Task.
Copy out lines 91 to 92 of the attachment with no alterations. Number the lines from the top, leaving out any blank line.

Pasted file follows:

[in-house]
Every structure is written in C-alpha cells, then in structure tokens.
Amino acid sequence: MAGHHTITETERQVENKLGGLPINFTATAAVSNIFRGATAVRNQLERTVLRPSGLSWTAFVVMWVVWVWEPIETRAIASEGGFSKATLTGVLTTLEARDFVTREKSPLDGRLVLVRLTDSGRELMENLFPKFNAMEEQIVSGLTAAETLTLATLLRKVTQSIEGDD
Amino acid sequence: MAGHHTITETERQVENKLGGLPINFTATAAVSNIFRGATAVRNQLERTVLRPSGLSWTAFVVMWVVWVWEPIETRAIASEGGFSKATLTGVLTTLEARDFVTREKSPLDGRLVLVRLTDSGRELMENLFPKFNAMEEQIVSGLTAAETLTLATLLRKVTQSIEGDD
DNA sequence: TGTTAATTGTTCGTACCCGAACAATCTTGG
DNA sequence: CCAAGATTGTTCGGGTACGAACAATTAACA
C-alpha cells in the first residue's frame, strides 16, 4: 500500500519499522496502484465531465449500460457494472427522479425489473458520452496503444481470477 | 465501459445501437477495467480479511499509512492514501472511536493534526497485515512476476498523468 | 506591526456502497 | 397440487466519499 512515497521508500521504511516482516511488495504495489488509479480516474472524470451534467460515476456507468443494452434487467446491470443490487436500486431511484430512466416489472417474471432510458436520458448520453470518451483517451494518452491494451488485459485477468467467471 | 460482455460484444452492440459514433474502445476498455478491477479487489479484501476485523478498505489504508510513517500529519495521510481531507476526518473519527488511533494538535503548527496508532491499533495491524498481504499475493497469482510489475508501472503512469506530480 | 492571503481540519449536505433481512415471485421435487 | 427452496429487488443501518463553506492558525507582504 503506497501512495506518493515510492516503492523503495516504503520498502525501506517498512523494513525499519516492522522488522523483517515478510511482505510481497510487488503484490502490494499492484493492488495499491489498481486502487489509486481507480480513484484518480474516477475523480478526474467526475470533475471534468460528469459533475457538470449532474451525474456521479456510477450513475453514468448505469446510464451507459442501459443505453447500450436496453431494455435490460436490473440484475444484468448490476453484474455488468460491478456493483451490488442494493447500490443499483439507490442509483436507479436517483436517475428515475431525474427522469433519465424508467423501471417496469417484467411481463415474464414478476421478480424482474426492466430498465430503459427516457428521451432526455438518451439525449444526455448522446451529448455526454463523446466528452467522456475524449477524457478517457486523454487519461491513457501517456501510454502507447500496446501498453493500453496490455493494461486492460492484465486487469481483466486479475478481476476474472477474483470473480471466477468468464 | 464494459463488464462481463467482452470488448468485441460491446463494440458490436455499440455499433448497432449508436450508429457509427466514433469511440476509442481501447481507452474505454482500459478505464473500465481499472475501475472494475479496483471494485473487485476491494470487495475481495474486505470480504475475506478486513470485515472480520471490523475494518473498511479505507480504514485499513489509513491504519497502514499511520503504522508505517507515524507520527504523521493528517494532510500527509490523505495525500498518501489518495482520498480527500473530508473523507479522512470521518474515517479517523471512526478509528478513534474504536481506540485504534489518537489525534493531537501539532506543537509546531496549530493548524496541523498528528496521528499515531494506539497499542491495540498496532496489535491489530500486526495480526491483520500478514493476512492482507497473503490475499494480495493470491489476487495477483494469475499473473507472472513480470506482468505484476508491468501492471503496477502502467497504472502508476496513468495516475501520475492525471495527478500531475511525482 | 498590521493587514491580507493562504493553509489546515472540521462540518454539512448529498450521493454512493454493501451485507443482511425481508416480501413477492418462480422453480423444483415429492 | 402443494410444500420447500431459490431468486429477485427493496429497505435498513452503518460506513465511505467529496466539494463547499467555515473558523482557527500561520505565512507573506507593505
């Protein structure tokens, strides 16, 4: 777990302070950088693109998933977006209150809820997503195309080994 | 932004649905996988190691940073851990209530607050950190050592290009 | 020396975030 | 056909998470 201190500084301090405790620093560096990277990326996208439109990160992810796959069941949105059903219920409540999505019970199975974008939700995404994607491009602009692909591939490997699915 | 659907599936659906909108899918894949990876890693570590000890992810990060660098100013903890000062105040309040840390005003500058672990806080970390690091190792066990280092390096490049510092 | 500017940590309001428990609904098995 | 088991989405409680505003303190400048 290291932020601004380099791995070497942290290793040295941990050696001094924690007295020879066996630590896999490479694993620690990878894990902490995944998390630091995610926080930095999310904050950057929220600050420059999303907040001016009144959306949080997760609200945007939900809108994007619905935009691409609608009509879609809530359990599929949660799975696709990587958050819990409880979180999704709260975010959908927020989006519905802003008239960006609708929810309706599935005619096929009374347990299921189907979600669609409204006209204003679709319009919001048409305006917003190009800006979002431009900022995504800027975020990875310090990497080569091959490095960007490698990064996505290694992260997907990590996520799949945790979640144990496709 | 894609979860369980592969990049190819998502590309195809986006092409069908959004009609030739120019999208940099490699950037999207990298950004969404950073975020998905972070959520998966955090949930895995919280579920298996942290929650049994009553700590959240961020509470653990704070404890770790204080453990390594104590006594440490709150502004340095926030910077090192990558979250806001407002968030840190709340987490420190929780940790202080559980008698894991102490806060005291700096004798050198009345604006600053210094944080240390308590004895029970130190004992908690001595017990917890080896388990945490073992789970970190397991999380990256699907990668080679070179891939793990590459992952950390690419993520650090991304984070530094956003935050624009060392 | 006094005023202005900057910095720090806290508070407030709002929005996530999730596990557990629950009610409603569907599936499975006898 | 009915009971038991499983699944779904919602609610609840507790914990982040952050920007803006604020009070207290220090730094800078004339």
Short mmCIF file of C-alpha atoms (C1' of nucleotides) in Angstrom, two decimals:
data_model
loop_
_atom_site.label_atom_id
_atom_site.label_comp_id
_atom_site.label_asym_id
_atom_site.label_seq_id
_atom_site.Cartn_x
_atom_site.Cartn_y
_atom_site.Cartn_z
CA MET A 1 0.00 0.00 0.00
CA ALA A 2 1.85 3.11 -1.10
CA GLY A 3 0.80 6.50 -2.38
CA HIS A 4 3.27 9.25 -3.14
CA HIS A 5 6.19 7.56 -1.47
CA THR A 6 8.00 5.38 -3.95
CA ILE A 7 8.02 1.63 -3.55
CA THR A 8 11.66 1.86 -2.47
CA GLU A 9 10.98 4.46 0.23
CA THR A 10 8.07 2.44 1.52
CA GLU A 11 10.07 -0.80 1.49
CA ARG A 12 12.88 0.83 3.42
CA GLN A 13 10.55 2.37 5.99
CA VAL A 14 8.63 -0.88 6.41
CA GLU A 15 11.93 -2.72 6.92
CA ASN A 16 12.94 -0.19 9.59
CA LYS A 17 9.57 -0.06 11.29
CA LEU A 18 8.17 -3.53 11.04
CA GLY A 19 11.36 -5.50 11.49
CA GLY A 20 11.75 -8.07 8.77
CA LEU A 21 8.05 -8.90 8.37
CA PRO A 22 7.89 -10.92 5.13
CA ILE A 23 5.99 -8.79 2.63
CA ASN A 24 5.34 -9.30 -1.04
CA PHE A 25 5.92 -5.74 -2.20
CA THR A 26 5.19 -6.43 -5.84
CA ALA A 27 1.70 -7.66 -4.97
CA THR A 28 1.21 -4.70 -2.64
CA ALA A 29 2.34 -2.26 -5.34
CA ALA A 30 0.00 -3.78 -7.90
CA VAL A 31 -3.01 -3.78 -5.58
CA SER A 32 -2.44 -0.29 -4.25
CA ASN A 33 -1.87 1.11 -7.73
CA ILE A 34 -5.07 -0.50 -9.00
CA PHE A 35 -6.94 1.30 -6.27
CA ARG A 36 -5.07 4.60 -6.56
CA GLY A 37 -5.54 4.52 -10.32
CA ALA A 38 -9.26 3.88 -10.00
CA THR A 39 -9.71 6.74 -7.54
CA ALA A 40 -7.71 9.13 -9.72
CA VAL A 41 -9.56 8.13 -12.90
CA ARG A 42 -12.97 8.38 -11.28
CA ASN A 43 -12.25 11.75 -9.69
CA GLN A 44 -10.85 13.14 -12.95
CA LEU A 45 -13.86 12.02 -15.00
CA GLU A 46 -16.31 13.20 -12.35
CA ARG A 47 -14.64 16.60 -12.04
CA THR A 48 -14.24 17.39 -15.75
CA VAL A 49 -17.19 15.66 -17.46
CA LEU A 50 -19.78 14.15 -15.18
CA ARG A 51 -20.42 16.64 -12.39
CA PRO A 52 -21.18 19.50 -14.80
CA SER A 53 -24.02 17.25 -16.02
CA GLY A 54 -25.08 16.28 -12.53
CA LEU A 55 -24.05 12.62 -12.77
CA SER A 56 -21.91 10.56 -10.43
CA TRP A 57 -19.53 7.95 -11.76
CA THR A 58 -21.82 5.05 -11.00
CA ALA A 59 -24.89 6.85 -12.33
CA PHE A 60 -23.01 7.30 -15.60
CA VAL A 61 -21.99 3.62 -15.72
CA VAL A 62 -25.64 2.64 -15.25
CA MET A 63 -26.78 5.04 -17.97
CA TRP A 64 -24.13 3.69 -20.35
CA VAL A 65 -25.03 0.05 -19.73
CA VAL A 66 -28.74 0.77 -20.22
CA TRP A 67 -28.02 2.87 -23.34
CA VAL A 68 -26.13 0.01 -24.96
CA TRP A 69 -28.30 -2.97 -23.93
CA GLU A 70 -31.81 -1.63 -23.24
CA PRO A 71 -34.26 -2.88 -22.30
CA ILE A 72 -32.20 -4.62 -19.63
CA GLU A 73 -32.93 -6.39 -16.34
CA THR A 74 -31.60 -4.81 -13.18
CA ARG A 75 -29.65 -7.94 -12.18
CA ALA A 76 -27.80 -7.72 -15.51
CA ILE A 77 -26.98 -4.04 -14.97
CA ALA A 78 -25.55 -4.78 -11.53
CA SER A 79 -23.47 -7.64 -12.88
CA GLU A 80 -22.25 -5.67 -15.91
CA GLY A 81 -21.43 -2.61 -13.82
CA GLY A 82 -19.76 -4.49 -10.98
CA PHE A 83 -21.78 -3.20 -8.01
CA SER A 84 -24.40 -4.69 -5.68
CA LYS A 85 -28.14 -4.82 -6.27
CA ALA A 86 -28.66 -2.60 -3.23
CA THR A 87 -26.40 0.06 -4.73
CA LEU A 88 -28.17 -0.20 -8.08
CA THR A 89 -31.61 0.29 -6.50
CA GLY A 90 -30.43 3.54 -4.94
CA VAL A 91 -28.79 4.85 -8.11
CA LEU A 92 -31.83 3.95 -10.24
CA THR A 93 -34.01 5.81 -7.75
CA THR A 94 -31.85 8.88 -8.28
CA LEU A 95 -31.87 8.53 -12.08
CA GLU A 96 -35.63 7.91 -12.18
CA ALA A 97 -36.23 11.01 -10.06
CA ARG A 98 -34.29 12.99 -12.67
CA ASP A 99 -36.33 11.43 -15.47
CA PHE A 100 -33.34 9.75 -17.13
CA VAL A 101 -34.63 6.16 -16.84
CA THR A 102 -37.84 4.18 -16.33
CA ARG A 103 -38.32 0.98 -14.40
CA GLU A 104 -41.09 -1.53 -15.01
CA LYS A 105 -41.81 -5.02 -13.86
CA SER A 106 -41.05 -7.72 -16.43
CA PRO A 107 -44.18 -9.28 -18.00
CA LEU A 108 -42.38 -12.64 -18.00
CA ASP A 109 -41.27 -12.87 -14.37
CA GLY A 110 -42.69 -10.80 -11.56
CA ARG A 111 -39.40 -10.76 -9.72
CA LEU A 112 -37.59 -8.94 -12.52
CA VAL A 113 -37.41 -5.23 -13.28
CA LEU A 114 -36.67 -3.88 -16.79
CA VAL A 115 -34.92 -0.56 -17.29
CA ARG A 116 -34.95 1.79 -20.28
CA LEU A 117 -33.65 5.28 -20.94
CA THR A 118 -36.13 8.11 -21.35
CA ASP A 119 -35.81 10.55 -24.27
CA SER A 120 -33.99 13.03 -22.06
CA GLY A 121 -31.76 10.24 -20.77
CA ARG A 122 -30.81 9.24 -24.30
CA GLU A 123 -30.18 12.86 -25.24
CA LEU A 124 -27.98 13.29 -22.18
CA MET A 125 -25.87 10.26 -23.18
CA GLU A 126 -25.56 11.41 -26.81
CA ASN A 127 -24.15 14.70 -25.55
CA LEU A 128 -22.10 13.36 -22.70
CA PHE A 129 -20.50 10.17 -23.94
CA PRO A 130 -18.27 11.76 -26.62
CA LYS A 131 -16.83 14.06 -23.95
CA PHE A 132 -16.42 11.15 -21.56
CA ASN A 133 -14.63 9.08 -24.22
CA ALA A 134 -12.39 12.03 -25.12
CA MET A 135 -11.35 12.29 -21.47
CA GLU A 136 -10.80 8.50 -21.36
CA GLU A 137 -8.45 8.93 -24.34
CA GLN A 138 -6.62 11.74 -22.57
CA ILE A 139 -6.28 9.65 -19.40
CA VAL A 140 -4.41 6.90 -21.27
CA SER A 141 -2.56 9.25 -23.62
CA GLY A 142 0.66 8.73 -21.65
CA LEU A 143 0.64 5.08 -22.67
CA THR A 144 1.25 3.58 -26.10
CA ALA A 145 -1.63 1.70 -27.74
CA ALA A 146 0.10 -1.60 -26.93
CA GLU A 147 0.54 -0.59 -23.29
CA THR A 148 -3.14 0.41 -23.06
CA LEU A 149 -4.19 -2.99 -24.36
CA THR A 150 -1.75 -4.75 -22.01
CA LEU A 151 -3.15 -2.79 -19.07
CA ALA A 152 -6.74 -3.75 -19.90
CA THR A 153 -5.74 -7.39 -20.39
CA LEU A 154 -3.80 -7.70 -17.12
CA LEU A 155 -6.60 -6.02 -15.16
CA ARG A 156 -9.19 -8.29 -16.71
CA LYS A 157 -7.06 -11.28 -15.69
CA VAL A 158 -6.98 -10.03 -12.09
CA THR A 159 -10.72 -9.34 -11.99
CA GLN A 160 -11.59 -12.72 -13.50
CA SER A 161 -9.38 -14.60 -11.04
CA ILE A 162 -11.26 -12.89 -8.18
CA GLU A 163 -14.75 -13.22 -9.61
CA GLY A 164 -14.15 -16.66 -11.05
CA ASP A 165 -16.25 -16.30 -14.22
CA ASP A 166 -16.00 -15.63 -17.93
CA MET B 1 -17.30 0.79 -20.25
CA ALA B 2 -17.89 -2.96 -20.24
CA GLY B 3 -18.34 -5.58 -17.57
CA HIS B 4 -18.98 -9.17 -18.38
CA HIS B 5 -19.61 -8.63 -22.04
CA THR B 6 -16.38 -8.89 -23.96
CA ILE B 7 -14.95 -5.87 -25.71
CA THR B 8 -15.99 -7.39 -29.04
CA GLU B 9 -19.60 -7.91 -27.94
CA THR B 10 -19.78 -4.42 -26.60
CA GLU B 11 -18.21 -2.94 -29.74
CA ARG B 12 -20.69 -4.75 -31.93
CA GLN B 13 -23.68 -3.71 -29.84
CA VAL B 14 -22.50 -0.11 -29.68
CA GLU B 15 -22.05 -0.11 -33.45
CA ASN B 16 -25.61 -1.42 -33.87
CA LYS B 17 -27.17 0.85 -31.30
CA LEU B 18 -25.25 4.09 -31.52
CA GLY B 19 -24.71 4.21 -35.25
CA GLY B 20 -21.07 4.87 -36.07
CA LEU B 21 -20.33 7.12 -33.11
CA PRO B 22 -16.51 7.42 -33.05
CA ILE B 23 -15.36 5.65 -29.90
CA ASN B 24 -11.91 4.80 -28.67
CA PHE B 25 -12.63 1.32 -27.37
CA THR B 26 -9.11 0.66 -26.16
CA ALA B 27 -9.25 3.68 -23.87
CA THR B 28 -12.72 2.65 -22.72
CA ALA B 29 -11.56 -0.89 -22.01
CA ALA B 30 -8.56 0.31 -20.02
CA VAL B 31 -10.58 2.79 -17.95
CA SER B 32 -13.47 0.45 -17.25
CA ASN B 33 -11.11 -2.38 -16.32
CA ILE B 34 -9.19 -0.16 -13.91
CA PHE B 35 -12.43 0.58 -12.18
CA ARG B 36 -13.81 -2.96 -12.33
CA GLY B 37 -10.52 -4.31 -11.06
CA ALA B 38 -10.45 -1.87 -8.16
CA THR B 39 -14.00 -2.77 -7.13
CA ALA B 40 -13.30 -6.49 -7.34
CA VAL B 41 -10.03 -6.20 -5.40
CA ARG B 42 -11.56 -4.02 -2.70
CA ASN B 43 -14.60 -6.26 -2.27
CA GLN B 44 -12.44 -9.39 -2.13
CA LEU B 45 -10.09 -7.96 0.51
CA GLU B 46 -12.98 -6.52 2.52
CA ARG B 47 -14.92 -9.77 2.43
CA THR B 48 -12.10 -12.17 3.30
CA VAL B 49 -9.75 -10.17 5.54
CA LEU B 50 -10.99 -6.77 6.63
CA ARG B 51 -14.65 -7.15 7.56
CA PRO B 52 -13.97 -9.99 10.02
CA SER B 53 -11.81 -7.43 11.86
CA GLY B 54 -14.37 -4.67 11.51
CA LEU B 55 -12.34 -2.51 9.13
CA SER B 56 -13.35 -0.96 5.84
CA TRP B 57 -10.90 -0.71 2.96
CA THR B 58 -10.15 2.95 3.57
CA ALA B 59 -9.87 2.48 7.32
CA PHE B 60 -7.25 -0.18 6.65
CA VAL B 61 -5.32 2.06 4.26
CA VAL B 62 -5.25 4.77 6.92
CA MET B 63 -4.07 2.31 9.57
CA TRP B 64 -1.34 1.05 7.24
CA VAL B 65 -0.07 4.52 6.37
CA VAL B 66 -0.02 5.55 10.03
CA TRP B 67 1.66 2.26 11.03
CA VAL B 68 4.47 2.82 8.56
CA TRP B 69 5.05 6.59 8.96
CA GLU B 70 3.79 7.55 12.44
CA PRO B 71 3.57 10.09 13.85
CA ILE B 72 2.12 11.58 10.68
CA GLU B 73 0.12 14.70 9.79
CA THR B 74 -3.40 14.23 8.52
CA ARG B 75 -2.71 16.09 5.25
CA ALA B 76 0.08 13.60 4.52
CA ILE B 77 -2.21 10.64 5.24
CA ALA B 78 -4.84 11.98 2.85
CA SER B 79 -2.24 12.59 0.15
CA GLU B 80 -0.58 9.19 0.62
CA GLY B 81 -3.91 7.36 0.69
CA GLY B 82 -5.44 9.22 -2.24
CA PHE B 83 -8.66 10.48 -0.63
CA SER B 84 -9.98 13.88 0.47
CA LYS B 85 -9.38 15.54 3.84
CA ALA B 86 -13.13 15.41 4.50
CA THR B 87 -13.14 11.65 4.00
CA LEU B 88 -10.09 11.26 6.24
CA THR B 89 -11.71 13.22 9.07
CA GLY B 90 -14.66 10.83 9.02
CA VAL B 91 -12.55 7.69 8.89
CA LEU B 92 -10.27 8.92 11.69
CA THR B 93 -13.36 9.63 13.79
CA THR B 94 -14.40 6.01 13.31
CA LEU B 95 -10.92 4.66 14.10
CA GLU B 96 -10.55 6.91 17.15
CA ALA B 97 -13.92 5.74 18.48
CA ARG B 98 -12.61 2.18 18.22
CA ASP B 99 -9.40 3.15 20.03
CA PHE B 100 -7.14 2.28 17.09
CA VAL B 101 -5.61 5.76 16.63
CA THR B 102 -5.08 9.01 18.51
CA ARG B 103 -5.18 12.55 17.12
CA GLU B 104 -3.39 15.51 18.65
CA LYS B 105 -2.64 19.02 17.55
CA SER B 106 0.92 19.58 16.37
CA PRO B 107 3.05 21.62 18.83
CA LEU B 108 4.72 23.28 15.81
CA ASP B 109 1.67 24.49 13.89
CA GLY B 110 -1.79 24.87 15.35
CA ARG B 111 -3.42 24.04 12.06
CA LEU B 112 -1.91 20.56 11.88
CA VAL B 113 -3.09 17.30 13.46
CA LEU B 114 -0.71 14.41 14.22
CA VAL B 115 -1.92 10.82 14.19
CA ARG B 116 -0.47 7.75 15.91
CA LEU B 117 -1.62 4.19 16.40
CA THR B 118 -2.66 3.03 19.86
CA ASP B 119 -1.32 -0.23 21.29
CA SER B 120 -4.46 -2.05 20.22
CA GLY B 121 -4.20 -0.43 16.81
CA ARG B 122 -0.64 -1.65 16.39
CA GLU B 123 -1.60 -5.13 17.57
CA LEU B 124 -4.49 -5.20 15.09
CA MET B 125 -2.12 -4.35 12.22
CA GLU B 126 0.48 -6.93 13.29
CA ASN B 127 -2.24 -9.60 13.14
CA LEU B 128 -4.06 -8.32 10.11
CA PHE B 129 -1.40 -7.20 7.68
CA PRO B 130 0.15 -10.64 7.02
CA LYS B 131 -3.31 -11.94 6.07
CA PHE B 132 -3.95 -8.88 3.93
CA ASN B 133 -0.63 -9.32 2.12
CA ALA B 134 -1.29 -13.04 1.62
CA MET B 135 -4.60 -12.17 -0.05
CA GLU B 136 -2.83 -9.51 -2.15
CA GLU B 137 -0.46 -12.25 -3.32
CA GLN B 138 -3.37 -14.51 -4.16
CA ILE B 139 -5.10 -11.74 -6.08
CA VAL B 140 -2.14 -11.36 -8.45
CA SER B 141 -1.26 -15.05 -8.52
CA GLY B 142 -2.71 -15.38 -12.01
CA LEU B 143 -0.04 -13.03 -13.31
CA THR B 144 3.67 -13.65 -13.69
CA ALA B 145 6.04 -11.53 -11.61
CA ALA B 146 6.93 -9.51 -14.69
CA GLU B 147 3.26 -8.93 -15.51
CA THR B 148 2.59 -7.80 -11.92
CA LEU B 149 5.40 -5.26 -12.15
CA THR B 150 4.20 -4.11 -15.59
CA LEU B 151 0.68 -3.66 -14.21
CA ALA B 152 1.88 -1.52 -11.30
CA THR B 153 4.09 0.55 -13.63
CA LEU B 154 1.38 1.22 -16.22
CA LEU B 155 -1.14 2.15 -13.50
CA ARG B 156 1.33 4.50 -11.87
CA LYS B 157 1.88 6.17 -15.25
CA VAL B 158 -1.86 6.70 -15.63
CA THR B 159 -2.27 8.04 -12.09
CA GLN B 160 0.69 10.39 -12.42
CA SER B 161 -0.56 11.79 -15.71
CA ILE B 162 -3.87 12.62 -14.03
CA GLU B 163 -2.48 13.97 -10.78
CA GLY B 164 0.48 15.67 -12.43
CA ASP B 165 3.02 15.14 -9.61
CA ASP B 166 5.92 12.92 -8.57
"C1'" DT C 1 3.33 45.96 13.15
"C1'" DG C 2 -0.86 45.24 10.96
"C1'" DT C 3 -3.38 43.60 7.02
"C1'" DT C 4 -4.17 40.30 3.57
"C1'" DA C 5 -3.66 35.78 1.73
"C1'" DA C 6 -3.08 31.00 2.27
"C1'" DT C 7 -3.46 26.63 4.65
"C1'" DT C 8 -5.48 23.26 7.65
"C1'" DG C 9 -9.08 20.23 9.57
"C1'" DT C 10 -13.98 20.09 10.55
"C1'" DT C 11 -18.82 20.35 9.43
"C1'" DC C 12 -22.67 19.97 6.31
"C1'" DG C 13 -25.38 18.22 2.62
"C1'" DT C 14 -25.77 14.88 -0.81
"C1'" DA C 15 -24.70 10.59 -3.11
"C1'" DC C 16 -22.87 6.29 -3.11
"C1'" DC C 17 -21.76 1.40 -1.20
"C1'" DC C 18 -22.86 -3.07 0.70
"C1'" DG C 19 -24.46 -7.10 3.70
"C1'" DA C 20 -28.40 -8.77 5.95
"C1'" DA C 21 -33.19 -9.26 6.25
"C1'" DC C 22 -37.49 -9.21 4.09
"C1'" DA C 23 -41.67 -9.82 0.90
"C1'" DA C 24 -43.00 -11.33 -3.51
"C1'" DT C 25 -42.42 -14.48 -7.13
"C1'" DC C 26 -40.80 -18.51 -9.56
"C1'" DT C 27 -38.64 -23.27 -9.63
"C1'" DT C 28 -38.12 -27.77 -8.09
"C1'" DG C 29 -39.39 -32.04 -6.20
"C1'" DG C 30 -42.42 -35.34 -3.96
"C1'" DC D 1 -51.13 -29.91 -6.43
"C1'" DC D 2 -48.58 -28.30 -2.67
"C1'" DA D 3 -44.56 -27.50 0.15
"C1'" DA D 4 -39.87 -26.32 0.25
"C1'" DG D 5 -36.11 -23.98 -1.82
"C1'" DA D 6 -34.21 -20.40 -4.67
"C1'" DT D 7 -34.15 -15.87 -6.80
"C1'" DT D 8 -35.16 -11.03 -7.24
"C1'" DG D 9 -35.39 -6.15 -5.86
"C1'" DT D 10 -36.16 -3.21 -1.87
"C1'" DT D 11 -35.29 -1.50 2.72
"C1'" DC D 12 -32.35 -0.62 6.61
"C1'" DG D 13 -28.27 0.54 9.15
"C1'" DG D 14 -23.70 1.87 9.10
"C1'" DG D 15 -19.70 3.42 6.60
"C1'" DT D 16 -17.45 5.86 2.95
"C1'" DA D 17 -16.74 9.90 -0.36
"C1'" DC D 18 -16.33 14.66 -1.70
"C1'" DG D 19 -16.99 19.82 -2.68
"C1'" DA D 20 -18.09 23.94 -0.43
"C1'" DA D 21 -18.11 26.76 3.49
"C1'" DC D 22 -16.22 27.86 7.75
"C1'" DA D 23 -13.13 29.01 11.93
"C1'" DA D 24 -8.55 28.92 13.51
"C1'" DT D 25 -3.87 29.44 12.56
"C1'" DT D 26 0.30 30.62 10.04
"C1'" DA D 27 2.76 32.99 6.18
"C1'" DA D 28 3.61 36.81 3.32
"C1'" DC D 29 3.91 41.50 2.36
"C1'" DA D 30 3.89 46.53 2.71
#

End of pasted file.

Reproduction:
CA GLU A 73 -32.93 -6.39 -16.34
CA THR A 74 -31.60 -4.81 -13.18